In his 60-year old classic study of U.S. civil-military relations, The Soldier and the State, the late Samuel Huntington observed the traditional attitude of liberal American society toward the military was "conform or die." During periods of peace, when security was not at stake, he contended, liberalism's policy was "extirpation," the attempt to eliminate the military as an "institution of violence." During wartime, liberalism's policy has been "transmutation," the "refashioning of the military institutions along liberal lines so that they lose their peculiarly military characteristics."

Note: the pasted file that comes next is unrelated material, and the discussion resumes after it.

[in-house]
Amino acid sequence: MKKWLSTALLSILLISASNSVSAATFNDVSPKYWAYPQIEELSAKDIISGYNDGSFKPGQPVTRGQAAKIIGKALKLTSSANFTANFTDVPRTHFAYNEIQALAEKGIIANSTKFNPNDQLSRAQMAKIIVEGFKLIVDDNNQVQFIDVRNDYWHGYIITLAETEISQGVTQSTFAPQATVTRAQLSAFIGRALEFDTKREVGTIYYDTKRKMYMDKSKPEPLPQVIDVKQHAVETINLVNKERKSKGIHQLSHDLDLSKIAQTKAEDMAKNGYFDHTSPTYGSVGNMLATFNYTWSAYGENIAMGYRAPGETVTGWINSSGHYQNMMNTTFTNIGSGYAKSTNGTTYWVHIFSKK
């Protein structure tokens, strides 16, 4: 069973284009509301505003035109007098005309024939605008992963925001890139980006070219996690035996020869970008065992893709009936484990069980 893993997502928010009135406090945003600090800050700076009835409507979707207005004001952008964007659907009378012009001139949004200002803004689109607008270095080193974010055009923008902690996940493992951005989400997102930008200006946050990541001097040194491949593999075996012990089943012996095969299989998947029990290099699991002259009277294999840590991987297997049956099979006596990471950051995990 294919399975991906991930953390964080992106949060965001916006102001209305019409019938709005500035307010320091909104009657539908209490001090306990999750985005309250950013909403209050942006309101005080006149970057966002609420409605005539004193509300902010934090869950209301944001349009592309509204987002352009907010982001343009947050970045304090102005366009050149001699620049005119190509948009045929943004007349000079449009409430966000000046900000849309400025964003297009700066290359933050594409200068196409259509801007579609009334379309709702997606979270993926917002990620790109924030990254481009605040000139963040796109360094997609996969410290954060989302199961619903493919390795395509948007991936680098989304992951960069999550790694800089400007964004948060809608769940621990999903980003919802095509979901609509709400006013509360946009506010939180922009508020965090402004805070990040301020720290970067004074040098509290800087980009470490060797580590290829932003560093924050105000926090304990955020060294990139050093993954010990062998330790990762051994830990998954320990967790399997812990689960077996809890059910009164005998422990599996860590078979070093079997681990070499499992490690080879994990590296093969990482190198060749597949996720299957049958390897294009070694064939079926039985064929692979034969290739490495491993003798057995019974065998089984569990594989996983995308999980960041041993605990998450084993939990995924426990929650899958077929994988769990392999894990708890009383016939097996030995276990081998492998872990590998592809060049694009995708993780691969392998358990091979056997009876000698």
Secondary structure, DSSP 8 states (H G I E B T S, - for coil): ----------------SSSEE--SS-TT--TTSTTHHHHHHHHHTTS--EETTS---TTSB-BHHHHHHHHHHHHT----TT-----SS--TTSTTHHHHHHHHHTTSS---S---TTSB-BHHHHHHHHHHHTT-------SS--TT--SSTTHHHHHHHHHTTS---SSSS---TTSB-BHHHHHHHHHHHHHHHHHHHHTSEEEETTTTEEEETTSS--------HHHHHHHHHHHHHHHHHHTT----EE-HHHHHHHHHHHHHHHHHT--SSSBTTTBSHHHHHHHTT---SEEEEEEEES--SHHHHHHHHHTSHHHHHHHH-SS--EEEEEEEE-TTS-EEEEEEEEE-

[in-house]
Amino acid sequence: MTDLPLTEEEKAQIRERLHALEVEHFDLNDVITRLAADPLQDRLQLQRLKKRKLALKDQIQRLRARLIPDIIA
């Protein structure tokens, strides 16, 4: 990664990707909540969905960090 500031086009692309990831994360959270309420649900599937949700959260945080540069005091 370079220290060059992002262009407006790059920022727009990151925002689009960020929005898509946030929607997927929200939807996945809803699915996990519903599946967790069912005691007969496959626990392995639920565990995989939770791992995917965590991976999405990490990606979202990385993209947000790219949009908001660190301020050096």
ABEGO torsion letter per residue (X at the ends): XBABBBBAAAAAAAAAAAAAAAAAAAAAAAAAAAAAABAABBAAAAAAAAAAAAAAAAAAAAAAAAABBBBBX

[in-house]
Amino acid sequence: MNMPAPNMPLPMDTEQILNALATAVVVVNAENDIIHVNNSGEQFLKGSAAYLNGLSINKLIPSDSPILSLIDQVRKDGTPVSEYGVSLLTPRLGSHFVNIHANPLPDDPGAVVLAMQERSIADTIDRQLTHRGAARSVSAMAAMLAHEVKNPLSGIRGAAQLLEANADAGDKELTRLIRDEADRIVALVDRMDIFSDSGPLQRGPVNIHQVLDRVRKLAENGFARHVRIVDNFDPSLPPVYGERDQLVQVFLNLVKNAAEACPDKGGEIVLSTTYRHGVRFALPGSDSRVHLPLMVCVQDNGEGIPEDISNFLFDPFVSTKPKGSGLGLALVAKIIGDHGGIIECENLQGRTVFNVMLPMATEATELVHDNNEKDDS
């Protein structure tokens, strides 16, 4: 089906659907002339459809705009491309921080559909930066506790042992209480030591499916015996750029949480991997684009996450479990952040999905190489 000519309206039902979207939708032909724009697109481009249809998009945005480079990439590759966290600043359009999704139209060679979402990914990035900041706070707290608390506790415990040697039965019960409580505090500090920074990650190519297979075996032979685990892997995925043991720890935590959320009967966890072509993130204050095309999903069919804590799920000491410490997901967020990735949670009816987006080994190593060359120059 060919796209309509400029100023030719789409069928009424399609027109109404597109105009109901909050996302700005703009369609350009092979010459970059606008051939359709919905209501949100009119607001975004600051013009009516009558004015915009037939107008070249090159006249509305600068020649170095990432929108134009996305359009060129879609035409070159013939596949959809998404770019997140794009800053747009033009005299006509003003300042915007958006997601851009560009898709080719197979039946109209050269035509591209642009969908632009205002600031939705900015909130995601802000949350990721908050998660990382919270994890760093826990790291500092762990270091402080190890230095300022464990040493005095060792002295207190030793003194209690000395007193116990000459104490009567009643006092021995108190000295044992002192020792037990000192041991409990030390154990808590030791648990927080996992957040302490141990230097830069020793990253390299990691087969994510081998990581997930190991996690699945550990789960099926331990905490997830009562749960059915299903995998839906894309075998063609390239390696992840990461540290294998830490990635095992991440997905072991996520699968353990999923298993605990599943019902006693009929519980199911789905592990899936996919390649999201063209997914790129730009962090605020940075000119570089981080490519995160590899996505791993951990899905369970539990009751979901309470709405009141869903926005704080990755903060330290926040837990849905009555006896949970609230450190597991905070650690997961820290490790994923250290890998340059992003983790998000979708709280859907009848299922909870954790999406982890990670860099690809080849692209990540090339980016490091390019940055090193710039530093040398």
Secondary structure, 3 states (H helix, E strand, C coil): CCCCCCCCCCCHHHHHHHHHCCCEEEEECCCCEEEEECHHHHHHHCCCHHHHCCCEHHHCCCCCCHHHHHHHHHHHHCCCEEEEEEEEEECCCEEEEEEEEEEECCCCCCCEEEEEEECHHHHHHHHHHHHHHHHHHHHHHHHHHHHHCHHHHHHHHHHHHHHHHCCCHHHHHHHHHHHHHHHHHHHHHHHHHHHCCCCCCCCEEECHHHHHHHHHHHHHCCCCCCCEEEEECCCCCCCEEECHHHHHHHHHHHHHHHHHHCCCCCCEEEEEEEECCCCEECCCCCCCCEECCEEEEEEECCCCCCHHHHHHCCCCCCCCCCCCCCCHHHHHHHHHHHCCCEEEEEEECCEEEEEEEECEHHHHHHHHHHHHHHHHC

A major example of transmutation was the post-World War II change in the military justice system culminating in the creation of the Uniform Code of Military Justice (UCMJ). Before the UCMJ, the U.S. Army and Navy had been governed by the Articles of War (the Navy's version was called "Rocks and Shoals"). Critics claimed that the Articles gave too much authority to commanding officers, were too arbitrary, and did not meet the standards of justice in a liberal society. Attitudes toward the pre-UCMJ system of military justice were captured by this ditty: "Let the wheels of justice spin/Bring the guilty bastard in." Such a system, employed for generations to maintain order and discipline in an army and navy made up of long-term volunteers, did not seem appropriate for the large military made up of draftees, deemed necessary to confront the Soviet threat during the Cold War.